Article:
Column: Dear Peter Rollins,

Each week in ‘What am I meant to do with my time?‘, Christopher Hocking turns to a famous figure to see if it can tell him how to live a digitally native life in 2013. Today, it’s theologian and Festival of Dangerous Ideas speaker Peter Rollins.



Dear Peter Rollins,

In my youth (haha “youth”; I am 23 and this happened ~ 2 years ago) I spent some time thinking about the existence of God and the death/resurrection/etc of Jesus Chris. It was not really a matter of being at a crossroad RE: faith, more like a flippant “Huh what is that even all about.” I’m the Paulo Cohelo of my generation, no doubt.

So I spent some time talking to a friend about his faith and talking to his pastor, who lent me some books with titles like Faith For The Future and What God Wants To Blog To You and Six Pence None The Richer (not a book but a great s/t to my youth.)

There was a point made in one of them that if you’re not going to have a God, then why are you even bothering to have a sense of morality? If you are throwing God in the trash, then you might as well throw your moral compass in there as well (and probably your [my] laptop.) To truly reject God you have to reject the entire notion that we’re here for anything, that anything means anything and that there are any grand repercussions to anything that we do.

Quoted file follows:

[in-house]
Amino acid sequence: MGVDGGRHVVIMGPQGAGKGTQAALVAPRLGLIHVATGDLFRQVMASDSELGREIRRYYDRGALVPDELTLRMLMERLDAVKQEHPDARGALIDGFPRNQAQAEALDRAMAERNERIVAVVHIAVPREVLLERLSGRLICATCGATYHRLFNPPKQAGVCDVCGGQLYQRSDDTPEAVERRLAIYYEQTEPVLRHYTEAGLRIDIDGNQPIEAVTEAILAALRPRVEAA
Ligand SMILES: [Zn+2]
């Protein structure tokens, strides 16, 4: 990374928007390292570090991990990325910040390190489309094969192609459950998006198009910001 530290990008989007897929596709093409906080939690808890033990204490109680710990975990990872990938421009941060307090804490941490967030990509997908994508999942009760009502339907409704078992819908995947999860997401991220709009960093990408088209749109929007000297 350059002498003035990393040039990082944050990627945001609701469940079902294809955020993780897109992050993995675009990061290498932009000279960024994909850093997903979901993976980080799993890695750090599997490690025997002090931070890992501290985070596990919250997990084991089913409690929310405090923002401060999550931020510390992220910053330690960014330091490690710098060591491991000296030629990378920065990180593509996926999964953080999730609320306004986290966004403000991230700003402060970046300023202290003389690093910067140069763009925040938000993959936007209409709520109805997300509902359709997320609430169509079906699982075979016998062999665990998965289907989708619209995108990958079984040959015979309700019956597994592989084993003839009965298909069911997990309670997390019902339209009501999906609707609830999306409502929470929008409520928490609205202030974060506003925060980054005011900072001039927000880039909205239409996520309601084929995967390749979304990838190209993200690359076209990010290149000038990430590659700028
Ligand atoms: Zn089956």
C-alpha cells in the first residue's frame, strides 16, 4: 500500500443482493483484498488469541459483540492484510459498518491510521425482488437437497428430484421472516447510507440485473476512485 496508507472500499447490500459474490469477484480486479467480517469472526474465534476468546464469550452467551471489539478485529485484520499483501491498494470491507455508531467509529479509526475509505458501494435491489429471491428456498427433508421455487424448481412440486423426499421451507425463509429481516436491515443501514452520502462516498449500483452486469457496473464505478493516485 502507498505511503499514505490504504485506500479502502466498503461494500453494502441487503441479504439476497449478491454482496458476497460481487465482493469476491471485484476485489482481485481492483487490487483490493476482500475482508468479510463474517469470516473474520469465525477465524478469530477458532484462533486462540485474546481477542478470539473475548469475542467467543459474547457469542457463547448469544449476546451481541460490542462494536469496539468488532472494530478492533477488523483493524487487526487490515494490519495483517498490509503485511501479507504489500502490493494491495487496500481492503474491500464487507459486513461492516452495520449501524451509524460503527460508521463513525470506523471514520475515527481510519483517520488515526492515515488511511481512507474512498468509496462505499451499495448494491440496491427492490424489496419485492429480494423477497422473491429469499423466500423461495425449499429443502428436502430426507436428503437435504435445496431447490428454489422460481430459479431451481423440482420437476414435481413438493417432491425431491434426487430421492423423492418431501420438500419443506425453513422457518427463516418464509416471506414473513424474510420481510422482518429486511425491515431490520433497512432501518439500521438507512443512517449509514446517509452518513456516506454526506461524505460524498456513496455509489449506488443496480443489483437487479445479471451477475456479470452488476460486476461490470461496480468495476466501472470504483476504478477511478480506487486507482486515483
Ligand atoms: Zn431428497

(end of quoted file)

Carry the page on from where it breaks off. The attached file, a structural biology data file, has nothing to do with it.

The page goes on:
So even though weeks later, when the pastor asked me over a chicken lunch what I thought about the books and I said “Nothing” – that they were stacked underneath Bob Dylan’s Chronices Vol. 1 and Cormac McCarthy’s Suttree because I’d stopped thinking about Christianity and started thinking about, I don’t know, fishing? – I couldn’t say that I was just spitting on kids and pushing over dogs in a frenzy of nihilism. My moral compass was still there next to my fishing rod (it is a metaphorical fishing rod)(it represents searching for ideas)(Cohelo of my generation.)

So now in my later youngmanhood, living a fairly stringent life as a writer and punk, it is sometimes necessary and sometimes fun to take things from the grocery store.